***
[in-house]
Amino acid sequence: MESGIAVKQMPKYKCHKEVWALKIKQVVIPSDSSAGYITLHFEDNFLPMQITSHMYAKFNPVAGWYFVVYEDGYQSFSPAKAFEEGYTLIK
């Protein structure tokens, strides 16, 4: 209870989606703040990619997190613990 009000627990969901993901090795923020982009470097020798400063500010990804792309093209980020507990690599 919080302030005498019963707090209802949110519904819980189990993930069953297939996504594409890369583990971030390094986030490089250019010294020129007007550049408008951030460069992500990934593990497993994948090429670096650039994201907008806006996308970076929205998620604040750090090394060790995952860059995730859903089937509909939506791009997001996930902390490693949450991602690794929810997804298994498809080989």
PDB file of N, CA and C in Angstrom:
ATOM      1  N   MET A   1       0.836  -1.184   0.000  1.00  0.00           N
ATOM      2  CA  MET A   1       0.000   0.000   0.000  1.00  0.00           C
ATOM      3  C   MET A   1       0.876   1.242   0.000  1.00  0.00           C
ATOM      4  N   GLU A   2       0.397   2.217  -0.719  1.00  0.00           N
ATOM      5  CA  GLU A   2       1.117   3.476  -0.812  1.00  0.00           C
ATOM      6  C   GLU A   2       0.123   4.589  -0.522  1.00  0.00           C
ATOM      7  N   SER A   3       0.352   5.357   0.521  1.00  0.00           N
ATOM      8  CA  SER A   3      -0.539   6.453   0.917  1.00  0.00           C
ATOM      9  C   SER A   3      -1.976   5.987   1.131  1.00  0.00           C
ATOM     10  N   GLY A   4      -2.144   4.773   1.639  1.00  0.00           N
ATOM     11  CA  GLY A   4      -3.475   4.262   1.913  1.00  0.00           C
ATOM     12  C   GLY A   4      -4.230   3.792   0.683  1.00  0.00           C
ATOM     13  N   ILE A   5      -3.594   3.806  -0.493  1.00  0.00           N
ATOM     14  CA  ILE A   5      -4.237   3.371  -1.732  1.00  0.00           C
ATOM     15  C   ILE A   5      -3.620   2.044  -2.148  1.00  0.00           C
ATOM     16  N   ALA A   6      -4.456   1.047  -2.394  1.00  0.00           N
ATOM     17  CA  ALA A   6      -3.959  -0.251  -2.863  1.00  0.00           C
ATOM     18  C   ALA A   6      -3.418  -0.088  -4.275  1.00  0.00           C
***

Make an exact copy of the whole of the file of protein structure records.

[in-house]
Amino acid sequence: MESGIAVKQMPKYKCHKEVWALKIKQVVIPSDSSAGYITLHFEDNFLPMQITSHMYAKFNPVAGWYFVVYEDGYQSFSPAKAFEEGYTLIK
């Protein structure tokens, strides 16, 4: 209870989606703040990619997190613990 009000627990969901993901090795923020982009470097020798400063500010990804792309093209980020507990690599 919080302030005498019963707090209802949110519904819980189990993930069953297939996504594409890369583990971030390094986030490089250019010294020129007007550049408008951030460069992500990934593990497993994948090429670096650039994201907008806006996308970076929205998620604040750090090394060790995952860059995730859903089937509909939506791009997001996930902390490693949450991602690794929810997804298994498809080989």
PDB file of N, CA and C in Angstrom:
ATOM      1  N   MET A   1       0.836  -1.184   0.000  1.00  0.00           N
ATOM      2  CA  MET A   1       0.000   0.000   0.000  1.00  0.00           C
ATOM      3  C   MET A   1       0.876   1.242   0.000  1.00  0.00           C
ATOM      4  N   GLU A   2       0.397   2.217  -0.719  1.00  0.00           N
ATOM      5  CA  GLU A   2       1.117   3.476  -0.812  1.00  0.00           C
ATOM      6  C   GLU A   2       0.123   4.589  -0.522  1.00  0.00           C
ATOM      7  N   SER A   3       0.352   5.357   0.521  1.00  0.00           N
ATOM      8  CA  SER A   3      -0.539   6.453   0.917  1.00  0.00           C
ATOM      9  C   SER A   3      -1.976   5.987   1.131  1.00  0.00           C
ATOM     10  N   GLY A   4      -2.144   4.773   1.639  1.00  0.00           N
ATOM     11  CA  GLY A   4      -3.475   4.262   1.913  1.00  0.00           C
ATOM     12  C   GLY A   4      -4.230   3.792   0.683  1.00  0.00           C
ATOM     13  N   ILE A   5      -3.594   3.806  -0.493  1.00  0.00           N
ATOM     14  CA  ILE A   5      -4.237   3.371  -1.732  1.00  0.00           C
ATOM     15  C   ILE A   5      -3.620   2.044  -2.148  1.00  0.00           C
ATOM     16  N   ALA A   6      -4.456   1.047  -2.394  1.00  0.00           N
ATOM     17  CA  ALA A   6      -3.959  -0.251  -2.863  1.00  0.00           C
ATOM     18  C   ALA A   6      -3.418  -0.088  -4.275  1.00  0.00           C